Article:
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As a result of these past practices, the highest-ranking officers in the military remain heavily implicated in the worst abuses of the Mubarak era, many of which were committed with either U.S. knowledge or support. While Robert Naiman, of Just Foreign Policy, is hopeful that a democratic transition can take place, he does not think U.S. support for a meaningful democratic transition is by any means assured, given recent U.S. stances on the issue: “Just a few days ago, the U.S. was backing away from demands for ‘swift reform,’ backtracking toward its historic policies in Egypt, putting the interests of the U.S. military and the Israeli government first, and human rights and democracy last.”

U.S. policies were indeed soft on Mubarak during the explosion of protests and not forthcoming about civilian rule being established. While being questioned on Al Jazeera TV during the height of the protests, State Department spokesman P.J. Crowley admitted that the Obama administration would not threaten to cut off vital aid to the Mubarak regime in an attempt to force his resignation (see video). Also, during a series of television interviews done during the height of the protests, Secretary of State Hillary Clinton insisted that the US would not seek the ouster of Mubarak and merely urged him to listen to opposition figures who lodged “legitimate grievances” in a move towards a “managed change” and an “orderly transition” toward a democracy Egypt has long desired.

These persistent forms of support led to criticism by the leading spokesman of the opposition, Mohamed El Baradei, a Nobel laureate, who told Face the Nation that the idea that “a dictator who has been in power for 30 years will be the one to implement democracy” was nonsensical.

By the time the last week of Mubarak’s reign started, and protests were still raging away, Obama administration officials moved away from Mubarak, but toward other officials in the Mubarak regime who were closely associated with past repressive policies. Consequently, others have brought up similar concerns to El Baradei’s, but in regards to the military officials currently leading the purported transition.

Sam Husseini of the Institute for Public Accuracy, told Common Dreams that: “Rhetorical flourishes about democracy set aside, the U.S. has been backing dictatorial rule for decades and the Army has been part and parcel of that. The protest movement is saying that they want a temporary, civilian structure, but no officials have set one up yet, much less even proposed it. U.S. policies as of late suggest limited civilian rule, at best, or at worst, a larger role for past officials supported by the U.S. with a narrow representation of opposition.”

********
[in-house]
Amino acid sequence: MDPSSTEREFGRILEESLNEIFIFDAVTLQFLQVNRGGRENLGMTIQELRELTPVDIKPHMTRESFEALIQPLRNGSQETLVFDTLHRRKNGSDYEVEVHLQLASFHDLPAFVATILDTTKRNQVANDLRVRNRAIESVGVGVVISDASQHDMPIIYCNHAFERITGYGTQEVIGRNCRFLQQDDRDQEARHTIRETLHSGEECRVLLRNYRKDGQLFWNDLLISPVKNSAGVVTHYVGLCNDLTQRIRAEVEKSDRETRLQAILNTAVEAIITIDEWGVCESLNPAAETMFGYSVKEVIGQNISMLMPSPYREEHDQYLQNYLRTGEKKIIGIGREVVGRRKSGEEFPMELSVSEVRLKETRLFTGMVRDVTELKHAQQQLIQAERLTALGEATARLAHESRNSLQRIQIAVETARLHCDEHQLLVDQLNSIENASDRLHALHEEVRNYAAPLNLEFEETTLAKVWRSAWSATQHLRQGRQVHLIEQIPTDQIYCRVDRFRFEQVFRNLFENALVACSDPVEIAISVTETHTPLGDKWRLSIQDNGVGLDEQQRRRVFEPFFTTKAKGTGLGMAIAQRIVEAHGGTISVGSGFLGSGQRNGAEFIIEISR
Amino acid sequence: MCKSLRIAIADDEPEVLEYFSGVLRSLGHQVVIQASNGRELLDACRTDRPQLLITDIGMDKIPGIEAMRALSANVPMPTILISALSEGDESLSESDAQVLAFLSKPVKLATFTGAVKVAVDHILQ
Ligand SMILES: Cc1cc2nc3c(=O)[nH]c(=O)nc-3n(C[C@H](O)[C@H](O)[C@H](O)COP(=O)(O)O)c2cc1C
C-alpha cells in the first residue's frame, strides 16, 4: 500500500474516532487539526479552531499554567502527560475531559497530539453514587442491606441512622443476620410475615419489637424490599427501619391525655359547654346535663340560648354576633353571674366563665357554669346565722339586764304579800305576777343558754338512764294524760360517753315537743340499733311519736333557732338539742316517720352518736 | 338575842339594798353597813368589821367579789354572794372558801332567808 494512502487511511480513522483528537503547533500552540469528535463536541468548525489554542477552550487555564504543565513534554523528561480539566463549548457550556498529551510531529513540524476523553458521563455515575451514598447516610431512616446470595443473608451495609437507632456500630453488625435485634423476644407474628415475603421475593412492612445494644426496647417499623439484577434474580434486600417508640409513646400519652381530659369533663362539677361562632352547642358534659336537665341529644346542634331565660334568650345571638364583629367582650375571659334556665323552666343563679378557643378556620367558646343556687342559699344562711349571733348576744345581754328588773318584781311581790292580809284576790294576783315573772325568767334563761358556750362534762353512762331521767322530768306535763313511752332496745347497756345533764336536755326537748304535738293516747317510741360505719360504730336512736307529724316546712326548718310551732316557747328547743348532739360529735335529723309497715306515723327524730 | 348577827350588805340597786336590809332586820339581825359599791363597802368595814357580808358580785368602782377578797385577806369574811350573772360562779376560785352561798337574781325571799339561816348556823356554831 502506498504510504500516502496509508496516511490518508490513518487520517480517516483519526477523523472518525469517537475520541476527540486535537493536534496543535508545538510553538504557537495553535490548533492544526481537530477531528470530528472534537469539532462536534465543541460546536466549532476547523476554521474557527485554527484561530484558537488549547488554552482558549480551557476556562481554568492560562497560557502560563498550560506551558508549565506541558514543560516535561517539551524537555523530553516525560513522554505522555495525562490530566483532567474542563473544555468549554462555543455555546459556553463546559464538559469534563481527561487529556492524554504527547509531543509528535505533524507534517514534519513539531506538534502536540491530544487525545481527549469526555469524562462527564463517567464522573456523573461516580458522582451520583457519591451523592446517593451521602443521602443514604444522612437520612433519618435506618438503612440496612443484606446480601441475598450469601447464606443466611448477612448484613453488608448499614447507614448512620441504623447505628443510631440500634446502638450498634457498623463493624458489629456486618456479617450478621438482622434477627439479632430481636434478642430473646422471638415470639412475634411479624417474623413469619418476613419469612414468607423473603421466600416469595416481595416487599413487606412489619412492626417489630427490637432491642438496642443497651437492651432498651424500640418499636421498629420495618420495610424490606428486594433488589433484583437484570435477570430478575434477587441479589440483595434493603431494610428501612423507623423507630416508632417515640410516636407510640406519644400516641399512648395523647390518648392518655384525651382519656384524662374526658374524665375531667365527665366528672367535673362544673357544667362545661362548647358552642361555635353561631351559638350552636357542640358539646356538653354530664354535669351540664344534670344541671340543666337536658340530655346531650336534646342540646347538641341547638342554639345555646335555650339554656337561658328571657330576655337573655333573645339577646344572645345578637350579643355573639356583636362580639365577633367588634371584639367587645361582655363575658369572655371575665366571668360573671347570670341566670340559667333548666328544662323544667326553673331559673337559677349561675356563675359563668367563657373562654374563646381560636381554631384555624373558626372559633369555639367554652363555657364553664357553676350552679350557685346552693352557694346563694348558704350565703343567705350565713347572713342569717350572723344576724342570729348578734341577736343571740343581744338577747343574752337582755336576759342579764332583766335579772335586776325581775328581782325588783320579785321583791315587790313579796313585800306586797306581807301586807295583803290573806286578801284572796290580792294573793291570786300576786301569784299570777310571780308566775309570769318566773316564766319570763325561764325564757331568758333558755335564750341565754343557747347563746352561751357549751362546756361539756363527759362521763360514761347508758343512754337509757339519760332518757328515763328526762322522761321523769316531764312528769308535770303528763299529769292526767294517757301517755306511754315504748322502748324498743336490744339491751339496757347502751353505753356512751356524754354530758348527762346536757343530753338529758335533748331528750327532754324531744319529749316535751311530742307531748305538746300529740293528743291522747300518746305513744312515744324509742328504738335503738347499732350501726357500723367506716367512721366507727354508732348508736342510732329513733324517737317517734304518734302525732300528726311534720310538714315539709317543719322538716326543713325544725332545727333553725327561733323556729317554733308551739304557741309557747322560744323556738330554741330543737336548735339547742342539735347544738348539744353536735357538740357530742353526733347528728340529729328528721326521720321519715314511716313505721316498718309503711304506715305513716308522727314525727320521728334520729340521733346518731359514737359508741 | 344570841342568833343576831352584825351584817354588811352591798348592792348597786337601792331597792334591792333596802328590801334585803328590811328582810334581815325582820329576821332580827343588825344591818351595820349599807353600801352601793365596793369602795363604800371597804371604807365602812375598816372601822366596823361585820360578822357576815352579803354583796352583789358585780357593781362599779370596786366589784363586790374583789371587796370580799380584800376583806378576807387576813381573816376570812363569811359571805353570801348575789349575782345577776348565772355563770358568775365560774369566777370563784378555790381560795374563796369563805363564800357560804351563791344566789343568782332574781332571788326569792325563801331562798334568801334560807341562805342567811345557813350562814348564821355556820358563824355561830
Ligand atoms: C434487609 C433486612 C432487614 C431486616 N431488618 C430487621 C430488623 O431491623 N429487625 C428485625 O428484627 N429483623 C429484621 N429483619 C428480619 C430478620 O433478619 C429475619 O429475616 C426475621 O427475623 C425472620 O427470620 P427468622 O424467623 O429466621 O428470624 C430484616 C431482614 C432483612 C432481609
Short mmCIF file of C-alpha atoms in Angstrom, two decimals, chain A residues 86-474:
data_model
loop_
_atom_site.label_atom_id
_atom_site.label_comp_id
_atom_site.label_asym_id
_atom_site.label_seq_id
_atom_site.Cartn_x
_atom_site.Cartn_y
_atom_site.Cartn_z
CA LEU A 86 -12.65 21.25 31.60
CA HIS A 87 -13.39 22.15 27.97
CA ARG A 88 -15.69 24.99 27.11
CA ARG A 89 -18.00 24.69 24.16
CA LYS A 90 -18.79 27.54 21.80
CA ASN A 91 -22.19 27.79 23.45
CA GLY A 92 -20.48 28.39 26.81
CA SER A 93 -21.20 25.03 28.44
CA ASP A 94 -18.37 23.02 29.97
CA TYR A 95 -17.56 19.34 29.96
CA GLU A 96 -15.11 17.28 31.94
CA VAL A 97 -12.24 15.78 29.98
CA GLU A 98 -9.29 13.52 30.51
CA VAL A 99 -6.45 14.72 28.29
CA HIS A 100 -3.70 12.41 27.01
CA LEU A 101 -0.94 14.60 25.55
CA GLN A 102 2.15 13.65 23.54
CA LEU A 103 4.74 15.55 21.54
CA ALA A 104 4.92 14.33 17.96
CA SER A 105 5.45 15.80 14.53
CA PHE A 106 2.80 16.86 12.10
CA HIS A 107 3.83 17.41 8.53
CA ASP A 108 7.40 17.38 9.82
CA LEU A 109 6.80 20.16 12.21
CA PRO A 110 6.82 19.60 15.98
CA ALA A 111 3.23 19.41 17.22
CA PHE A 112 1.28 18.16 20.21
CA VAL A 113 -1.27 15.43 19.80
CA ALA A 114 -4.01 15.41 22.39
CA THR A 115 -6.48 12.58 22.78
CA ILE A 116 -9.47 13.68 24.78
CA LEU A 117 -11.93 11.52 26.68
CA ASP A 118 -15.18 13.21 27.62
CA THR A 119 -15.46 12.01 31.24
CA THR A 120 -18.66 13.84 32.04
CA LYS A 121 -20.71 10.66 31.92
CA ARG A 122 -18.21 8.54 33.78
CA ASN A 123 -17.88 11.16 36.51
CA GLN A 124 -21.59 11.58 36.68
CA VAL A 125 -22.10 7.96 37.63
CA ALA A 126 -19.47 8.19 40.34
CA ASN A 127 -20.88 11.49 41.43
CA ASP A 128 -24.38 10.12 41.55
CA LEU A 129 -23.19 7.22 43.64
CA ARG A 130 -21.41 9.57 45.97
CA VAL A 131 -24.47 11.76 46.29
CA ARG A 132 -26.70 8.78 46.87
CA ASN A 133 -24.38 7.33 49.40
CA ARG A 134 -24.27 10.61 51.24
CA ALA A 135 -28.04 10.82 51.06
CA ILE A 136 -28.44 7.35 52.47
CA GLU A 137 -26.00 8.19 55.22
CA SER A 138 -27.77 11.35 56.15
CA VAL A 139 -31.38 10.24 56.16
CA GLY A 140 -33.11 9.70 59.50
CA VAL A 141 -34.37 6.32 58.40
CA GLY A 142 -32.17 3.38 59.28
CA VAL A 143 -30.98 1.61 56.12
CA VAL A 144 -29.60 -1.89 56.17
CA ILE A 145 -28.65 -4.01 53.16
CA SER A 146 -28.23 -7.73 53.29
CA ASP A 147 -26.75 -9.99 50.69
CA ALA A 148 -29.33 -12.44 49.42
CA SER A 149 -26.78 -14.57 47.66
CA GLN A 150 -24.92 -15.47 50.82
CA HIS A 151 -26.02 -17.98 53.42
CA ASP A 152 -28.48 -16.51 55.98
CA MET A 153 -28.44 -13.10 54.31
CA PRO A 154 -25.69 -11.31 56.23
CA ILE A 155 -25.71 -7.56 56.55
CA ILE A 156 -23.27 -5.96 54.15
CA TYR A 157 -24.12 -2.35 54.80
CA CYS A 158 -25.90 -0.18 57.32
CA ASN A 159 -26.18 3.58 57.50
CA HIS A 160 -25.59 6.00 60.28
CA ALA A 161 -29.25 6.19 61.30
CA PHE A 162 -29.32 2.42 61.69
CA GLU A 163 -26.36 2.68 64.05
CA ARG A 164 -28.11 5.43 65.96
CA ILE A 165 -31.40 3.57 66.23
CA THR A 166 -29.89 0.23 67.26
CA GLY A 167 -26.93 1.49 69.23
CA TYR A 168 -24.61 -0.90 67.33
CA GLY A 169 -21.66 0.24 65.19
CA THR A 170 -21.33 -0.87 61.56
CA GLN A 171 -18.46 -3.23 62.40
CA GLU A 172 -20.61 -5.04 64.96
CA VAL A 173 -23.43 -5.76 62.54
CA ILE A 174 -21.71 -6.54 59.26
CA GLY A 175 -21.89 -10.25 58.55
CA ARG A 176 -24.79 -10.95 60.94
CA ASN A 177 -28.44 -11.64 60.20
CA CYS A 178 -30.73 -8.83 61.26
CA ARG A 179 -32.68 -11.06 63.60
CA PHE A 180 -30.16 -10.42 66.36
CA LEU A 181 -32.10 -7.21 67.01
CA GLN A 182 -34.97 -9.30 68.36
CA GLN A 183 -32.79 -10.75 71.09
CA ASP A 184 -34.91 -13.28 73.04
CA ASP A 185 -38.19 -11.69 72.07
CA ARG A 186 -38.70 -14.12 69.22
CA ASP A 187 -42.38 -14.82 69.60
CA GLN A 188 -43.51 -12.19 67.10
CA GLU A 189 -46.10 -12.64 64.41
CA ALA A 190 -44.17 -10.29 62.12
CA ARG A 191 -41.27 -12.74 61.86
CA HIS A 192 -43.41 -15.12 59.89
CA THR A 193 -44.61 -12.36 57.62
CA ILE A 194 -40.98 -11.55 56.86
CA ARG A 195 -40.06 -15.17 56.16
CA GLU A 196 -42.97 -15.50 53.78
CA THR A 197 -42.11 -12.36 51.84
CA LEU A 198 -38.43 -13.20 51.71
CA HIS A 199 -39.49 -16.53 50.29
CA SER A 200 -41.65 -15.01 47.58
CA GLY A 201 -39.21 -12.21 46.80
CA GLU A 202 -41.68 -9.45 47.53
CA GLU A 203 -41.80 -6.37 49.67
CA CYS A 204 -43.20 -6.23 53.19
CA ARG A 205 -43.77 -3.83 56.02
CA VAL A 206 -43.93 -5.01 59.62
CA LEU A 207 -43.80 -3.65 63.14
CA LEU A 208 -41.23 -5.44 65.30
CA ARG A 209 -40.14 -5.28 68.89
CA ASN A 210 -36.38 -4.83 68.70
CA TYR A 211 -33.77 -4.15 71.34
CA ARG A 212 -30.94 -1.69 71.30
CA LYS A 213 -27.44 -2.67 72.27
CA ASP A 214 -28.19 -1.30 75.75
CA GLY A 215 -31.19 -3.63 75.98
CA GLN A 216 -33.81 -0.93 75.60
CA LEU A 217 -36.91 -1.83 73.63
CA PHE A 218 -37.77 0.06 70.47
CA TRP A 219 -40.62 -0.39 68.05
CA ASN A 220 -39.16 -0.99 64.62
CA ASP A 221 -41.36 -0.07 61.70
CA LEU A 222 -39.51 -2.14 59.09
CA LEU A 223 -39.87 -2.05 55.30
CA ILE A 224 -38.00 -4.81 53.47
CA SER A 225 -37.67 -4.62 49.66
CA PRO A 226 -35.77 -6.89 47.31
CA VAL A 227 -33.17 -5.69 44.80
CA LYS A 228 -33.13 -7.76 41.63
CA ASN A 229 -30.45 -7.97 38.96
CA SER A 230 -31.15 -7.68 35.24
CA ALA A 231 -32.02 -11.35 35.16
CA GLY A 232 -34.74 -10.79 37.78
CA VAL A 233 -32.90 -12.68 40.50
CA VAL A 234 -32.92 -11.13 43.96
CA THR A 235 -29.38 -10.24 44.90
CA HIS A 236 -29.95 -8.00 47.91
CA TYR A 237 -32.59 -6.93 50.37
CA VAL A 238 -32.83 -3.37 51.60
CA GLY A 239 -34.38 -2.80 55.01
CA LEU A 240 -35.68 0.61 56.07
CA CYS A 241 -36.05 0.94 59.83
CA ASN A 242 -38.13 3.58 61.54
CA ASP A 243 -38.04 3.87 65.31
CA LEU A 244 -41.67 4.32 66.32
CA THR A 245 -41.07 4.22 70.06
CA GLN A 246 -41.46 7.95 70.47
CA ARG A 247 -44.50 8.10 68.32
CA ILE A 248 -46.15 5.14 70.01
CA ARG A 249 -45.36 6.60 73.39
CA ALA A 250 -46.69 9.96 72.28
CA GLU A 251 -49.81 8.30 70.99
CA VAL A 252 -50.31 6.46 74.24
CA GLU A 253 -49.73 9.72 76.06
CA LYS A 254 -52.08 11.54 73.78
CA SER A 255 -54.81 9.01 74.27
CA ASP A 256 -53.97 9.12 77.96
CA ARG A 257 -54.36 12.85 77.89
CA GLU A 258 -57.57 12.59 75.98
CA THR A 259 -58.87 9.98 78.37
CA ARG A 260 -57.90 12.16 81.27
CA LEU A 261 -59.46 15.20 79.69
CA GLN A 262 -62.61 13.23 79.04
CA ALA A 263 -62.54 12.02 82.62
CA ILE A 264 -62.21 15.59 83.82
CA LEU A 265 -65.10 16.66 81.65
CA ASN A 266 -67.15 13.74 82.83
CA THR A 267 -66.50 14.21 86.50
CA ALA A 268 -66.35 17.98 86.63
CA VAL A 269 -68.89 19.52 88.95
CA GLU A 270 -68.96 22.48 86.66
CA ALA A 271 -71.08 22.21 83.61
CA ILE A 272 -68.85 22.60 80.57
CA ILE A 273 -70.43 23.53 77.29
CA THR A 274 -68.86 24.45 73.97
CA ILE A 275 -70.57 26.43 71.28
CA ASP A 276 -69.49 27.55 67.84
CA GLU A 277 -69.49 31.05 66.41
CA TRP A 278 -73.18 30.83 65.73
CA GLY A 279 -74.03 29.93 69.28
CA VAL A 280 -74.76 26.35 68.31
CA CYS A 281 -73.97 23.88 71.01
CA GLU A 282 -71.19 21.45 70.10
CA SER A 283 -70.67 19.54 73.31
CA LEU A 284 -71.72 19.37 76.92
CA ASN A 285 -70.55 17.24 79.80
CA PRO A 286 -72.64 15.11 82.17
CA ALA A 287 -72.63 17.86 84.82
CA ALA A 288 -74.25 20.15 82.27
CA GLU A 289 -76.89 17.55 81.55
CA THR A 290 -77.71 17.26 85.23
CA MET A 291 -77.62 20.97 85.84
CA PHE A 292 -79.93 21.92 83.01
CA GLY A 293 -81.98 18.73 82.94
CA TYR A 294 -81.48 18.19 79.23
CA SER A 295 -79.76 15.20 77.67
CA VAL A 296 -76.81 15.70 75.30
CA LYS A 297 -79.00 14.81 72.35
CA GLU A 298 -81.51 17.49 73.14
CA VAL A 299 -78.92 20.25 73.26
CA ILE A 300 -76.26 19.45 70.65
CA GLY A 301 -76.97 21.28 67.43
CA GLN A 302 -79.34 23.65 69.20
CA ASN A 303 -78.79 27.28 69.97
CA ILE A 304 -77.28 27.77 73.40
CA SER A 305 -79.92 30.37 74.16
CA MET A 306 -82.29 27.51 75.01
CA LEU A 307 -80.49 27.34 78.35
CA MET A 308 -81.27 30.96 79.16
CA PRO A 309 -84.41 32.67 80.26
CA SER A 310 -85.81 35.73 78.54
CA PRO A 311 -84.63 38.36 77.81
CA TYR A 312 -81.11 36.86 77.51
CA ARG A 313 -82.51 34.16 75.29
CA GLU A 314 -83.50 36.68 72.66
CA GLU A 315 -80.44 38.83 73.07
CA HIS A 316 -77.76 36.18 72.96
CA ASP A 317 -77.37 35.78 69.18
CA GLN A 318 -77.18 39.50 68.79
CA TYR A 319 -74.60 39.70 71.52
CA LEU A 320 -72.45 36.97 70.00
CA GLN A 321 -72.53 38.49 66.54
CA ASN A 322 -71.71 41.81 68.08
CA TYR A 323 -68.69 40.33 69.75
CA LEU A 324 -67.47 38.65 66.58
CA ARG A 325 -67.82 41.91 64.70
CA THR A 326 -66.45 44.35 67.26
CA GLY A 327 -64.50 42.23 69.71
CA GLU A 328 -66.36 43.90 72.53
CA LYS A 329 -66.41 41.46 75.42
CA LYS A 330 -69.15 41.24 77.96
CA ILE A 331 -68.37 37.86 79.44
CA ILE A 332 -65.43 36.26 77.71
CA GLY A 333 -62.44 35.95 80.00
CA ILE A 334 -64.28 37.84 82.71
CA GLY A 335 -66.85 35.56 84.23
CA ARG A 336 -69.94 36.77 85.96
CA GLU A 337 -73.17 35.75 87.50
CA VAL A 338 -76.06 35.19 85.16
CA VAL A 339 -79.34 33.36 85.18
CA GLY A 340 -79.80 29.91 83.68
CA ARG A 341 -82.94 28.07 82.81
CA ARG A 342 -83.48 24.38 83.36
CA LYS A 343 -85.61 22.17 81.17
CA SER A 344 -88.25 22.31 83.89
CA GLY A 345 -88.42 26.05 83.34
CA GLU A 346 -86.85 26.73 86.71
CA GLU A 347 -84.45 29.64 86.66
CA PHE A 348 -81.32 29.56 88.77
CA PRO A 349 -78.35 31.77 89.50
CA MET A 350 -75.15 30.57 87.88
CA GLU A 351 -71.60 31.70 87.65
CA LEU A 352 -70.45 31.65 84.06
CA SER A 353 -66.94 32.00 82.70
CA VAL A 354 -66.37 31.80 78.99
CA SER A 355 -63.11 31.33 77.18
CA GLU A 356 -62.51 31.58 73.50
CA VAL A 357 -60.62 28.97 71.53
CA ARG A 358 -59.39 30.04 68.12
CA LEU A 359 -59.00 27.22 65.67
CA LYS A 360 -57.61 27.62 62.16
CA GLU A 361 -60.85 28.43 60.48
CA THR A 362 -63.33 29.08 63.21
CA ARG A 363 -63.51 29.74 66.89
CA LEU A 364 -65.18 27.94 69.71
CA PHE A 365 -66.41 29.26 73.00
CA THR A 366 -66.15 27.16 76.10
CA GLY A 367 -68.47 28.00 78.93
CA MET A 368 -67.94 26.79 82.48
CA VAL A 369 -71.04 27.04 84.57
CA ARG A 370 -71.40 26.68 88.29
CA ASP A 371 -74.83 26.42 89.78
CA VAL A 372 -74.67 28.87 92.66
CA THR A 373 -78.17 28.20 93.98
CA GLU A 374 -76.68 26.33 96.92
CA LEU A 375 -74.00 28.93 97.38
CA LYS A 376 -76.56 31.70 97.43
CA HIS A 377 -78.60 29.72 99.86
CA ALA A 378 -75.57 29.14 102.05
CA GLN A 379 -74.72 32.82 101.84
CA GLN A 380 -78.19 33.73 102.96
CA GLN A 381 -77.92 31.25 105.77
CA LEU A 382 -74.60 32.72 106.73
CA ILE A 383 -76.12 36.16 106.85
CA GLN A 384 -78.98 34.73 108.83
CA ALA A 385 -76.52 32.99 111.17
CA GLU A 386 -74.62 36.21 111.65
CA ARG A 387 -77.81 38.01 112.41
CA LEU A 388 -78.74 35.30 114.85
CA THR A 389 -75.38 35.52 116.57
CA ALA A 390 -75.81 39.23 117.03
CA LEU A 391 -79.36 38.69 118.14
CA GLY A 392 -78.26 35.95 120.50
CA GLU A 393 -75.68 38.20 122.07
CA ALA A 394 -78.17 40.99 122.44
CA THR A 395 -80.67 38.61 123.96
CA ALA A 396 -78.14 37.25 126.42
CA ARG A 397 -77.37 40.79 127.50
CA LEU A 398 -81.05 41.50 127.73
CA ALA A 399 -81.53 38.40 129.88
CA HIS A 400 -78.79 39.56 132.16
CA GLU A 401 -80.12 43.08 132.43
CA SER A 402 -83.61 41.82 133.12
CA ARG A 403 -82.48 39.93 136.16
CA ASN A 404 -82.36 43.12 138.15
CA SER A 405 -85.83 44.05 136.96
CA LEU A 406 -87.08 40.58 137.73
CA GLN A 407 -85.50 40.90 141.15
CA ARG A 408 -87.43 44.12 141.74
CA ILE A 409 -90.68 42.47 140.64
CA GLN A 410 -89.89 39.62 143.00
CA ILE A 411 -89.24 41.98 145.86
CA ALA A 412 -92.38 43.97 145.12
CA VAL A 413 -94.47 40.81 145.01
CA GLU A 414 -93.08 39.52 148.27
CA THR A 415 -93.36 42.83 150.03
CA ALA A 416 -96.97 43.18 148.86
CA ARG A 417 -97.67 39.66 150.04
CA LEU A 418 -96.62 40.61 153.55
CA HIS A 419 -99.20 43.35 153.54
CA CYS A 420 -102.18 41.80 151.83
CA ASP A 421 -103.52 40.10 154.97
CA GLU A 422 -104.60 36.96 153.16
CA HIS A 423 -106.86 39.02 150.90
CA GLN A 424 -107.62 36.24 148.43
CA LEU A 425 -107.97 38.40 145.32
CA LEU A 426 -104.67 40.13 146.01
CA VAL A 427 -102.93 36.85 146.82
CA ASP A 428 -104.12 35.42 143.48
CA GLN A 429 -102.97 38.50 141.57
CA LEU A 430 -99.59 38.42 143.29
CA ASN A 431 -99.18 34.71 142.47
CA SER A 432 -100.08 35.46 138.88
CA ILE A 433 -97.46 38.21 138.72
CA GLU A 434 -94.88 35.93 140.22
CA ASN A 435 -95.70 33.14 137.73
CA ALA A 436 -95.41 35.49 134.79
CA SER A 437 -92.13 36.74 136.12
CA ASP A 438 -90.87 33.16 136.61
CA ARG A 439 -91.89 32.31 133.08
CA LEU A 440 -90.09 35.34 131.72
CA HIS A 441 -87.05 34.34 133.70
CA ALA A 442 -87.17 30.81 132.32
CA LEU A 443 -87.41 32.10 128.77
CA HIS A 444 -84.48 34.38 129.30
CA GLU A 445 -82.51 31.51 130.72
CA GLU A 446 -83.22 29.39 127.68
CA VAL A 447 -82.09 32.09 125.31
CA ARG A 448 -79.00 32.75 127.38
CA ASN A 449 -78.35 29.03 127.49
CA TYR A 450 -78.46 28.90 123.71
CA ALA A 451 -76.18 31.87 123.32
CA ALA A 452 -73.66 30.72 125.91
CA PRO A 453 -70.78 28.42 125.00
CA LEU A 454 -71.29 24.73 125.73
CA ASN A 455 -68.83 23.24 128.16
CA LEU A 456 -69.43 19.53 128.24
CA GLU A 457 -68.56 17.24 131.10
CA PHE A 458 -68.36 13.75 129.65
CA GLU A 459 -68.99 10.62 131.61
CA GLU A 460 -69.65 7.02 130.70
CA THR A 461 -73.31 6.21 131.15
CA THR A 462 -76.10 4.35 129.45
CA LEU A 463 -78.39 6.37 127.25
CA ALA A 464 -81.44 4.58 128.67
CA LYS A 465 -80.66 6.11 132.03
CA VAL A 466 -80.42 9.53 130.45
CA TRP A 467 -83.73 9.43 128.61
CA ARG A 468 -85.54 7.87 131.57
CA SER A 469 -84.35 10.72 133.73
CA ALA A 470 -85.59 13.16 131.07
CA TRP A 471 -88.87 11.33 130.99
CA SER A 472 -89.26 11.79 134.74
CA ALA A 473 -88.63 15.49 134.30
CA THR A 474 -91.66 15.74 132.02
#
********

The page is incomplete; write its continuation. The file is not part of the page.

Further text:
Throughout the last few weeks, the tight relationship between key players behind Egypt’s repressive  tactics were collaborating closely with Obama administration officials. General Sami Enan, a top Egyptian military official, led a delegation of high-ranking military officials to meet with Admiral Mike Mullen in Washington on January 27, but the group had to cut the visit short to return to Egypt right before pro-Mubarak forces began to further escalate their violent response to mass protests. Another current interim head, former Mubarak Minister Tantawi, was reportedly making phone calls on a daily basis to U.S. Defense Secretary, Robert Gates.

Tantawi has not only long been Washington’s darling, but as leaked diplomatic cables revealed, was resented by  mid-level officers as “Mubarak’s poodle,” according to one 2008 communication.

Given the continued stronghold that the Egyptian military has over the country, its past repressive policies and continuing vital U.S. support for as much, the path to democracy appears to be far from an easy one in spite of the momentous resignation of Mosni Mubarak.

Andrew Kennis

Andrew Kennis

Andrew Kennis is an investigative journalist, an adjunct professor and a researcher who recently received his Ph.D. from the Institute of Communications Research at the University of Illinois, Urbana-Champaign. He has reported from four continents over the course of the last decade, covering U.S. foreign policy, global justice and indigenous movements, immigration struggles and human rights abuses.

Jason McGahan

Jason McGahan, a former writer for the Washington Post, has been writing on politics and culture for ten years. He holds an MA in literarture and enjoys traveling, reading and writing poetry.